Some become so obsessed with shopping, they may go deep into debt.
SAN JOSE, Calif. -- In the battle of the sexes one more stereotype has fallen: A new Stanford University study suggests men are just as likely as women to be serious shopaholics.
But they're much less likely to get help for their problem, according to the most comprehensive survey to date of out-of-control spending among Americans.
The random telephone survey of 2,514 adults found that 5.5 percent of men and 6 percent of women are addicted to shopping -- so obsessed they may go deep into debt, wind up divorced or even consider suicide.
These aren't your average folks who enjoy a day at the mall. The problem must be so severe that the sufferer is in personal turmoil and has problems functioning.
"What's shocking is how common this problem is," said Eric Hollander, professor and chairman of psychiatry at Mount Sinai School of Medicine in New York, who was not involved in the study.
Previous studies indicated that perhaps 2 percent of the American public had such severe shopping compulsions that they could be labeled as having an "impulse control disorder."
Yet the Stanford researchers found the prevalence is about three times greater, with about 1 in 20 Americans afflicted.
They didn't come out and ask people whether they were shopaholics. Instead, they asked a series of questions designed to reveal the urges within. Compulsive buyers were more likely to say they need to spend money, buy things to improve their moods, lose control when shopping, see their spending as aberrant and have financial problems as a result.
Shopaholics, the researchers found, tend to be young and live in homes with annual incomes less than 50,000. They're also about four times less likely than the average consumer to pay off their credit card balances in full.
"The behavior creates stress in the form of guilt or remorse, or dysfunction in the form of family conflict or unapproved time away from work to shop," said Lorrin Koran, lead author of the study and an emeritus professor of psychiatry at Stanford. While men and women may be afflicted to the same degree, they do differ in one area, Koran said.
Previous research has shown that men are much more likely to be obsessed with tools, electronic gadgets, books and CDs. (One of Koran's patients just had to have 2,000 wrenches, while another purchased 50 cameras that he didn't use.) Women overspend on clothes, jewelry, makeup, craft paraphernalia and items for the home.
Never in doubt
Tom Hedges, co-owner of the Mad Hattress in Los Gatos, Calif., said he hasn't seen too many compulsive buyers come into his shop -- hats aren't that trendy, after all -- but he doesn't doubt the researchers for a second.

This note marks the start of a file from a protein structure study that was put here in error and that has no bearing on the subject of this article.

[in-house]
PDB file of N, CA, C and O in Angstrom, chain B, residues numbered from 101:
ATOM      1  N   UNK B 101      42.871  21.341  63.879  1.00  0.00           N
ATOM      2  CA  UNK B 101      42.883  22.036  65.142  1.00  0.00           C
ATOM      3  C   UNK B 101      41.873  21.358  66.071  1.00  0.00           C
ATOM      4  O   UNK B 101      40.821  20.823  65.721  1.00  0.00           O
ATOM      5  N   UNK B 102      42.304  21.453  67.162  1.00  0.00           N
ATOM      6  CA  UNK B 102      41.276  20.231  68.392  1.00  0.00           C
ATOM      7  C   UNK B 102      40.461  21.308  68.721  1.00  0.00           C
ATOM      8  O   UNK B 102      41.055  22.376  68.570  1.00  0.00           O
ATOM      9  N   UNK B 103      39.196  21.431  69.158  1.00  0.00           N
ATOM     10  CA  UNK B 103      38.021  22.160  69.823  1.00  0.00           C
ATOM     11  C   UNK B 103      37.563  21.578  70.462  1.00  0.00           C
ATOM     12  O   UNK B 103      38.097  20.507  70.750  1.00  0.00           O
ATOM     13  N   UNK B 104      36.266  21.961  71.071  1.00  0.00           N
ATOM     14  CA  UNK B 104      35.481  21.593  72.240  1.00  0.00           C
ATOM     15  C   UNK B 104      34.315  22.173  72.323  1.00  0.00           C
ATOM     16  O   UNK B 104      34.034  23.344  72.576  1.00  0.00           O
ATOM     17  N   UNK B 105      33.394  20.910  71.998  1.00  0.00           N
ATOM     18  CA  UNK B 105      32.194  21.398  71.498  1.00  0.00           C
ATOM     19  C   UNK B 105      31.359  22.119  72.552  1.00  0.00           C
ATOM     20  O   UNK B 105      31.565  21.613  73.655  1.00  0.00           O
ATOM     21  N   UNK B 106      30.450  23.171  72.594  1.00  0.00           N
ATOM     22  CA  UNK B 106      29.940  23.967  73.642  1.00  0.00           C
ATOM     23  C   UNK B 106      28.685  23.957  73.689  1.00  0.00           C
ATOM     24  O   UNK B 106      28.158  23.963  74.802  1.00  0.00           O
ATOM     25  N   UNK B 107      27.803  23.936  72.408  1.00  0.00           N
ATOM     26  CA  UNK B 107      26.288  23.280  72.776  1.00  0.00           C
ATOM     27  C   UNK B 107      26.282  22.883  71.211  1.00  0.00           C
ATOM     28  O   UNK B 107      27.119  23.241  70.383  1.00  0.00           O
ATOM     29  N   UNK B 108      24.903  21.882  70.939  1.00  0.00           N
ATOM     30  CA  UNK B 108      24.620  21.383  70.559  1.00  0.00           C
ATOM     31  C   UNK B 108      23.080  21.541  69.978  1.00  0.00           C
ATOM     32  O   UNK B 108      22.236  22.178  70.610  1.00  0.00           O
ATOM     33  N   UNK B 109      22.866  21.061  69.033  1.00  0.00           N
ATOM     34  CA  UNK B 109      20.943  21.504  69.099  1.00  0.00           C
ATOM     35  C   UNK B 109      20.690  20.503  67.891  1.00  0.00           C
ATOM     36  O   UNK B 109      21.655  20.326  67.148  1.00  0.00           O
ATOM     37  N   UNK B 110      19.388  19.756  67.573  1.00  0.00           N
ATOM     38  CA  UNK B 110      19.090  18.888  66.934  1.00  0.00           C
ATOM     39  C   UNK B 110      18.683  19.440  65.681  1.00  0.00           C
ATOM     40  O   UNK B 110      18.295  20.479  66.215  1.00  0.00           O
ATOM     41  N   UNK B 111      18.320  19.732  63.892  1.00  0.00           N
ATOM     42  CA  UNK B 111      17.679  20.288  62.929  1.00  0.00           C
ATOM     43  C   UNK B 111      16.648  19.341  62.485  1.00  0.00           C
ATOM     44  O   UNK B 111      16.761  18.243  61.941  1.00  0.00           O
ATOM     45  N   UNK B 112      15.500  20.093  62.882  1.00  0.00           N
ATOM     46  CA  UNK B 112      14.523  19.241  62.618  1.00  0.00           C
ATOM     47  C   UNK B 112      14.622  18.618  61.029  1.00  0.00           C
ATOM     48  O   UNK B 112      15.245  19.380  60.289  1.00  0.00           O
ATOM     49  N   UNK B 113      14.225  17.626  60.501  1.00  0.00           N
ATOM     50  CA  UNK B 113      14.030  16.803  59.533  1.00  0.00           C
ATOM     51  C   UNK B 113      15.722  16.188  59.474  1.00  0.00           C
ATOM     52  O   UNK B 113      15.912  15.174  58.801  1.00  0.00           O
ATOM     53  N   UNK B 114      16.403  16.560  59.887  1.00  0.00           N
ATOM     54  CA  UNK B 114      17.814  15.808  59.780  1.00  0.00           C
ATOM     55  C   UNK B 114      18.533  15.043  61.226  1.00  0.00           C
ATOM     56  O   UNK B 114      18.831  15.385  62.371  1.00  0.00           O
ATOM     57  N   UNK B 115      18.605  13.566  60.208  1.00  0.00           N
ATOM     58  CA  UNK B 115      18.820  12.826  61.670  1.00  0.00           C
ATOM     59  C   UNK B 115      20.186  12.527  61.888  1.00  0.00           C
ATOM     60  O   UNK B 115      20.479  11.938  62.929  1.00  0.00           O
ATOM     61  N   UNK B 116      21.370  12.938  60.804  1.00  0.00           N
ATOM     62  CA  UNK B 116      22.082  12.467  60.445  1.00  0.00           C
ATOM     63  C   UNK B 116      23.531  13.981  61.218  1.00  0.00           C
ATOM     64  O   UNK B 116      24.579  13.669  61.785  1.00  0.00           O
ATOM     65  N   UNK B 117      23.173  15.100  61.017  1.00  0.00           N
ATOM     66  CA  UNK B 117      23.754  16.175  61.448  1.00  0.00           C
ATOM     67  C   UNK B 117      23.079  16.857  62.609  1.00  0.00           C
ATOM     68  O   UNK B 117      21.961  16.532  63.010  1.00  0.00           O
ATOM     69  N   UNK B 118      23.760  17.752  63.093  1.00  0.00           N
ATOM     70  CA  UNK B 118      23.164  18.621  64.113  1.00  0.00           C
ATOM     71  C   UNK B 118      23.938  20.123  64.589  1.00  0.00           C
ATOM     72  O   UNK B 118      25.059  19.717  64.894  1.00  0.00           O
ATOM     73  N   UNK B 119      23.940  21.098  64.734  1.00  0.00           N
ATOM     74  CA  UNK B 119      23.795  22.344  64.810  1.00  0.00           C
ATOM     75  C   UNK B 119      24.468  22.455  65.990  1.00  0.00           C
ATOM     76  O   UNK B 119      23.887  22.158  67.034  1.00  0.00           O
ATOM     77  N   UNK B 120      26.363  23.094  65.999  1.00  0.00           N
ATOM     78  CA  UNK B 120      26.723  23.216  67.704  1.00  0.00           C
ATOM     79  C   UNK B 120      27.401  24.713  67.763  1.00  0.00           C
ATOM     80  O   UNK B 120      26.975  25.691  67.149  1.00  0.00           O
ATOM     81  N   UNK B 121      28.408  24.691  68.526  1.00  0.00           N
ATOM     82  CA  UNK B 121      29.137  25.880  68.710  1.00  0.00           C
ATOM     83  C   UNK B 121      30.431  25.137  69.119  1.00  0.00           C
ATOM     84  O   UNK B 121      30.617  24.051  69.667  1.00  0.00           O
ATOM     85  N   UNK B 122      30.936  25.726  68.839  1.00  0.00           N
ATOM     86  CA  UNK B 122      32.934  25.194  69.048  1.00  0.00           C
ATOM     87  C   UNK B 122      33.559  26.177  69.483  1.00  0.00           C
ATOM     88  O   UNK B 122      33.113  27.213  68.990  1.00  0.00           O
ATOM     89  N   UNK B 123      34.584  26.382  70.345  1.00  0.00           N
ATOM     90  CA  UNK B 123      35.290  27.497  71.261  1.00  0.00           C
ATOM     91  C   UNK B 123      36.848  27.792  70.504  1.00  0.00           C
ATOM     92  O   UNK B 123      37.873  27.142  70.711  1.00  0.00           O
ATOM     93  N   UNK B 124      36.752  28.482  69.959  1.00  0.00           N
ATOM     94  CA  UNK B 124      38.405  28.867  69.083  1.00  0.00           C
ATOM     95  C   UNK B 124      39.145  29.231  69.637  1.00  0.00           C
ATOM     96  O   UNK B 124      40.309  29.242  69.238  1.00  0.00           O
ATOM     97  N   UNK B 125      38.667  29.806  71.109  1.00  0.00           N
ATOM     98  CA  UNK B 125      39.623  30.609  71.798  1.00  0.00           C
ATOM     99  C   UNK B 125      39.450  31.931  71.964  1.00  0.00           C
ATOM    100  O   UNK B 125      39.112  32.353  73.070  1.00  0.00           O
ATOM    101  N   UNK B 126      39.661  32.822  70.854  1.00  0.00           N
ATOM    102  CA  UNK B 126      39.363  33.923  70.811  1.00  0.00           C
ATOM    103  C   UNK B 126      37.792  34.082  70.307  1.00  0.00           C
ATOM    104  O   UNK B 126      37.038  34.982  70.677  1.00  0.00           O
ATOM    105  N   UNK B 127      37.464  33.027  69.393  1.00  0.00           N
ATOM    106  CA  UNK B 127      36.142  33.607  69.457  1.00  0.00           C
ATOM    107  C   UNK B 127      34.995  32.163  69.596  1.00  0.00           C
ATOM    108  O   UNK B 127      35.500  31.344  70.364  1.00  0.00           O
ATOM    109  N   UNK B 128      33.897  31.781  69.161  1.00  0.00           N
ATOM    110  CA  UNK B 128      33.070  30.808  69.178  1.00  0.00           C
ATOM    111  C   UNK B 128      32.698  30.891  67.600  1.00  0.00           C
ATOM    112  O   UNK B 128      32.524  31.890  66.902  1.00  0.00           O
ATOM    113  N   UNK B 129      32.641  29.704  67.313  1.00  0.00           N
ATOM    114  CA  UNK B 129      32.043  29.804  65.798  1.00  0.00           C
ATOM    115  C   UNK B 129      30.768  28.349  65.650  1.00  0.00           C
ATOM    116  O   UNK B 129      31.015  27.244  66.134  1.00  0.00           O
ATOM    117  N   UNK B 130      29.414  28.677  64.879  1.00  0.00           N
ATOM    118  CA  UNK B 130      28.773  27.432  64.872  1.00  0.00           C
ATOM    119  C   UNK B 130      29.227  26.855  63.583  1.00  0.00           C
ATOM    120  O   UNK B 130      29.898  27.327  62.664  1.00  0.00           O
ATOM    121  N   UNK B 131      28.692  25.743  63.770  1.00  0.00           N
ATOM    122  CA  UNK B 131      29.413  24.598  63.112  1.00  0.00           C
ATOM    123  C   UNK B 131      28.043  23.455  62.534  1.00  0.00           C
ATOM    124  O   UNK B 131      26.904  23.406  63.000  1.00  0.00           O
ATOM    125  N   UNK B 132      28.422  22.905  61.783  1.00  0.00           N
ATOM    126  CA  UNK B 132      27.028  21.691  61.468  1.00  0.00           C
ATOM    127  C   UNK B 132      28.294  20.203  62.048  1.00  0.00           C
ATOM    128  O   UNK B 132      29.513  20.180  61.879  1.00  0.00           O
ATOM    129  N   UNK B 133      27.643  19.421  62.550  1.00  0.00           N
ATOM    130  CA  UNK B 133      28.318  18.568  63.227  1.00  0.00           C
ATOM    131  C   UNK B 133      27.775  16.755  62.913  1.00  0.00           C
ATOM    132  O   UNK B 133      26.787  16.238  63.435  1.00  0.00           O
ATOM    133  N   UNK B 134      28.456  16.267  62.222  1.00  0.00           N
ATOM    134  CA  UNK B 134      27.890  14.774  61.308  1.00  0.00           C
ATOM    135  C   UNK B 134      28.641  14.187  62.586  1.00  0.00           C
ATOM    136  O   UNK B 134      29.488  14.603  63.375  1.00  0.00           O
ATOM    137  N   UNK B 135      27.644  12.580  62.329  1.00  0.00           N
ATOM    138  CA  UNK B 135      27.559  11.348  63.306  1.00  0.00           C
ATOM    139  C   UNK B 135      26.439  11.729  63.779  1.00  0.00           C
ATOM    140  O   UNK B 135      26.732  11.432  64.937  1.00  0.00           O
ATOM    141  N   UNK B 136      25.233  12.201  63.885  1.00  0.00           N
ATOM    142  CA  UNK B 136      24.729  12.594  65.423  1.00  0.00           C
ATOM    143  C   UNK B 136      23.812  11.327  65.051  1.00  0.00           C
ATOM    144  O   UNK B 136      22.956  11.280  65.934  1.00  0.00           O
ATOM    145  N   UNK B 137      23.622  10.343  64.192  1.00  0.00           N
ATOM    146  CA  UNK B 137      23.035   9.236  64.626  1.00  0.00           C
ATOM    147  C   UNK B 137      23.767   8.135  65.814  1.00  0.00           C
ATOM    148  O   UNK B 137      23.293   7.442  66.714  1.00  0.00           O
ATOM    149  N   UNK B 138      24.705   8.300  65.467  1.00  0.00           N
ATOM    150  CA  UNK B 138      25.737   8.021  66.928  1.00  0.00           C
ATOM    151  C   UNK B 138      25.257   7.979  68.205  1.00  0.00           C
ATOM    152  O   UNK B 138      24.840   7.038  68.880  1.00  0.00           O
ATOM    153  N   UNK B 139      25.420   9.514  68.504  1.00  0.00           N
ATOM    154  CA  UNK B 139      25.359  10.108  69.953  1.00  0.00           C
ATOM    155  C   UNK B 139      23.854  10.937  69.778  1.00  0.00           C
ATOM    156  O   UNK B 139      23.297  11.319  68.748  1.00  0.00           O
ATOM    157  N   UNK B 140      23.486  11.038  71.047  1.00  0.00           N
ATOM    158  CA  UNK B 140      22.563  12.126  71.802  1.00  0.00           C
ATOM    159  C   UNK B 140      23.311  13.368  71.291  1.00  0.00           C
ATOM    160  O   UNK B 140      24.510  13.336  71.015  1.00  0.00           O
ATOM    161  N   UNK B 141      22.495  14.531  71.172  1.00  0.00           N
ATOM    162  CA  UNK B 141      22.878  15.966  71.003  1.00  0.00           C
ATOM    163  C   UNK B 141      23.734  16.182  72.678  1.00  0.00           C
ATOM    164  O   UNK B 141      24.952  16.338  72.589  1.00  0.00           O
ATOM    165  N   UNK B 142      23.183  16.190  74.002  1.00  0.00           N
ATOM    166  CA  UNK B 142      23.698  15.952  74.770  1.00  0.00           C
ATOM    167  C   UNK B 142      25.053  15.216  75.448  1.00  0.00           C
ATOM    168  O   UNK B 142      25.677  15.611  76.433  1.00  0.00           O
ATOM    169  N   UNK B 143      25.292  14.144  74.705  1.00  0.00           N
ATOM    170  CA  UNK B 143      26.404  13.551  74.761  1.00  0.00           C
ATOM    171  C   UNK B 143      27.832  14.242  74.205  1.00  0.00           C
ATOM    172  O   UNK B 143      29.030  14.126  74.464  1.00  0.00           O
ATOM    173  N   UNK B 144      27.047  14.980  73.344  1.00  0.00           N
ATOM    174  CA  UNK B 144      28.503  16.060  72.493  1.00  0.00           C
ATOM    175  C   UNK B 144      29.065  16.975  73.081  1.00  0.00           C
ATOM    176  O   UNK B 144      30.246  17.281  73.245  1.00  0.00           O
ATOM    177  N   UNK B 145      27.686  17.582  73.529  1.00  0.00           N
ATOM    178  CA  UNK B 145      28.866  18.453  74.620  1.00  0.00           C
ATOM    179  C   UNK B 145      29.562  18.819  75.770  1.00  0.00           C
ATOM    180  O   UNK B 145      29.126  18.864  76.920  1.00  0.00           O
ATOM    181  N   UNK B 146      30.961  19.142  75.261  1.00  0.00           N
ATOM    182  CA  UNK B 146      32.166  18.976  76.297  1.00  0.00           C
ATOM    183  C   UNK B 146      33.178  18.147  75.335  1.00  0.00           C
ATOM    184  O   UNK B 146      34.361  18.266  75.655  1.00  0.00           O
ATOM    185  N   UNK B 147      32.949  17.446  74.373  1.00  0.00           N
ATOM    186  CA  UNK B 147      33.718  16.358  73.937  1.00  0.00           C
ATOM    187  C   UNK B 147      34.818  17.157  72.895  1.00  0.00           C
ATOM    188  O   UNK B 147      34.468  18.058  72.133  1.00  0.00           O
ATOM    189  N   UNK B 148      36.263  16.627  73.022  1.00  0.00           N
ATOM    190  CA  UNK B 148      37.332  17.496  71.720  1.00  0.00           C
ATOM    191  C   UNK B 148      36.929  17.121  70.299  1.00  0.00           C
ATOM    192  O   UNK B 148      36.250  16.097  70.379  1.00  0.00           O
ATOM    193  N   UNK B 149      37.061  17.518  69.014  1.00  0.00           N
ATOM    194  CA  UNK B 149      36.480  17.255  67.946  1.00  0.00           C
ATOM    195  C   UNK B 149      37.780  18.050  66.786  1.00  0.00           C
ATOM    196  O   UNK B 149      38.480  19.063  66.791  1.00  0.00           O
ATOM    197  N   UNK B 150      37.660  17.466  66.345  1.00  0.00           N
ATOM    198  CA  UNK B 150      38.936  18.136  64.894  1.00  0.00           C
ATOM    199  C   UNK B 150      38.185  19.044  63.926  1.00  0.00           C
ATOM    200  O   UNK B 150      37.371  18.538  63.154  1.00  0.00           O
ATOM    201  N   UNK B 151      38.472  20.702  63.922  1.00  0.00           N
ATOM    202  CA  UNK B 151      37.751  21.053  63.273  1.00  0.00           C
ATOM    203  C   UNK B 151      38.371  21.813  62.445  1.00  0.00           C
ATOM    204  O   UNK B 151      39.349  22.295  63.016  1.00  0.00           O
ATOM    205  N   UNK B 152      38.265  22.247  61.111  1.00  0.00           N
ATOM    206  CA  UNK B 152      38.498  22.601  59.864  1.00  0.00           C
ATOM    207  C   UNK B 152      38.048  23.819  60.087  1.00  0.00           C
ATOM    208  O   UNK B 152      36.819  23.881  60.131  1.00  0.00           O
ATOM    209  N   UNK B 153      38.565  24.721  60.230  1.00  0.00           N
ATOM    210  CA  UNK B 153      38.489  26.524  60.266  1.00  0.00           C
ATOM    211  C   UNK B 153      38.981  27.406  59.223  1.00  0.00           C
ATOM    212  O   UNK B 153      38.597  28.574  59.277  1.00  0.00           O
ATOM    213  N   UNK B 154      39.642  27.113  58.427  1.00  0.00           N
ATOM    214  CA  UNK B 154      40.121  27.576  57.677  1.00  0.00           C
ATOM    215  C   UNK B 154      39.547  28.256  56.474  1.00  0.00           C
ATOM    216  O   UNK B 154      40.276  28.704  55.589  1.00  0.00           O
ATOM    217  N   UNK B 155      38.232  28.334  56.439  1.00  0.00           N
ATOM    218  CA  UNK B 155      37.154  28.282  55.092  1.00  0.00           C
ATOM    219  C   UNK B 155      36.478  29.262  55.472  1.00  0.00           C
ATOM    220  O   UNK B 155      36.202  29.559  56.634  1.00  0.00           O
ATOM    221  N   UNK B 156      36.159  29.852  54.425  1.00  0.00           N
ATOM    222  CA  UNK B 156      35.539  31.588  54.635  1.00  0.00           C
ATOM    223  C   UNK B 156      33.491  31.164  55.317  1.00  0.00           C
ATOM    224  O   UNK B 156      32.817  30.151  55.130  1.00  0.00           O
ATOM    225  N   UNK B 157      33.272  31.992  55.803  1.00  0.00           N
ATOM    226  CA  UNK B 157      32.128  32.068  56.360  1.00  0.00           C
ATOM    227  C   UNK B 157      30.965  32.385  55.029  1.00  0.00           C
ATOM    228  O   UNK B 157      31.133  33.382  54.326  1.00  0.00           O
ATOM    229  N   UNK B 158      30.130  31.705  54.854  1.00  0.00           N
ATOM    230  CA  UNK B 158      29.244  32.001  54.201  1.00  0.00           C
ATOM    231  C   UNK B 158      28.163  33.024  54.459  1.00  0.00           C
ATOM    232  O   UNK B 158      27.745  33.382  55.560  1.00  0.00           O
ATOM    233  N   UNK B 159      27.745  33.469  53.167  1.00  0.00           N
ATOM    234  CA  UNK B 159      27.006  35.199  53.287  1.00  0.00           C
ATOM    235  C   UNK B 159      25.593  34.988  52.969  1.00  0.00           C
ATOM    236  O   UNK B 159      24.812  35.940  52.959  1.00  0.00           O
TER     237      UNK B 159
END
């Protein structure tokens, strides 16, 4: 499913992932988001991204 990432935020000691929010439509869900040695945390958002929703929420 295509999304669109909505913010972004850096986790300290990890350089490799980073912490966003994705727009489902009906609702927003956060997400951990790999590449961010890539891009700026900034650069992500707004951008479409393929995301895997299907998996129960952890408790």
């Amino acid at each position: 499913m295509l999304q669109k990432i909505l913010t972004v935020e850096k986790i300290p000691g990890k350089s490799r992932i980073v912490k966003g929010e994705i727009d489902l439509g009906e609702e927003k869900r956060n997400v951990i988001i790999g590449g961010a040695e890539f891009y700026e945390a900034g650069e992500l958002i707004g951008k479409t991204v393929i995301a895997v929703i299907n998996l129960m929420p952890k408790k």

Everyone knows someone who goes overboard in the shopping department, he said. And Hedges, a self-proclaimed "high-tech geek type" admits to rushing out and plunking down 40,000 on a stereo the day a start-up company he used to work for went public.
"I haven't ever done it since," he said.
Scientists who consider compulsive buying a mental disorder believe the problem could be biological, sociological, psychological or a combination of all three.
Some say shopping addictions are really no different than addictions to gambling or sex. Others theorize that shopping gives some people a physical rush, a pleasurable feeling they want to capture over and over.
Still others see it as a natural outcome of our increasingly affluent society: Consumers have easy access to credit cards and often use them to assuage boredom and depression or boost their self-esteem.
"Nobody knows the cause," said Koran, adding that a generation ago, this was an area that wasn't defined, researched or understood.
Scientists have recently begun investigating whether medications might help curb obsessive shopping.
But some experts don't buy the notion that the tendency to shop 'til you drop is a problem requiring medication.
"Calling irresponsible buying a disease or a disorder is a way for removing responsibility for the behavior," said Jeffrey A. Schaler, a psychologist and professor at American University's School of Public Affairs in Washington, D.C. Schaler, author of "Addiction Is a Choice," argues that "impulse control disorders" such as compulsive buying are "fabricated" to serve the financial interests of doctors and researchers.
Medical conditions such as cancer, diabetes and AIDS are true diseases, he said. Behaviors, such as gambling, smoking and shopping, are not.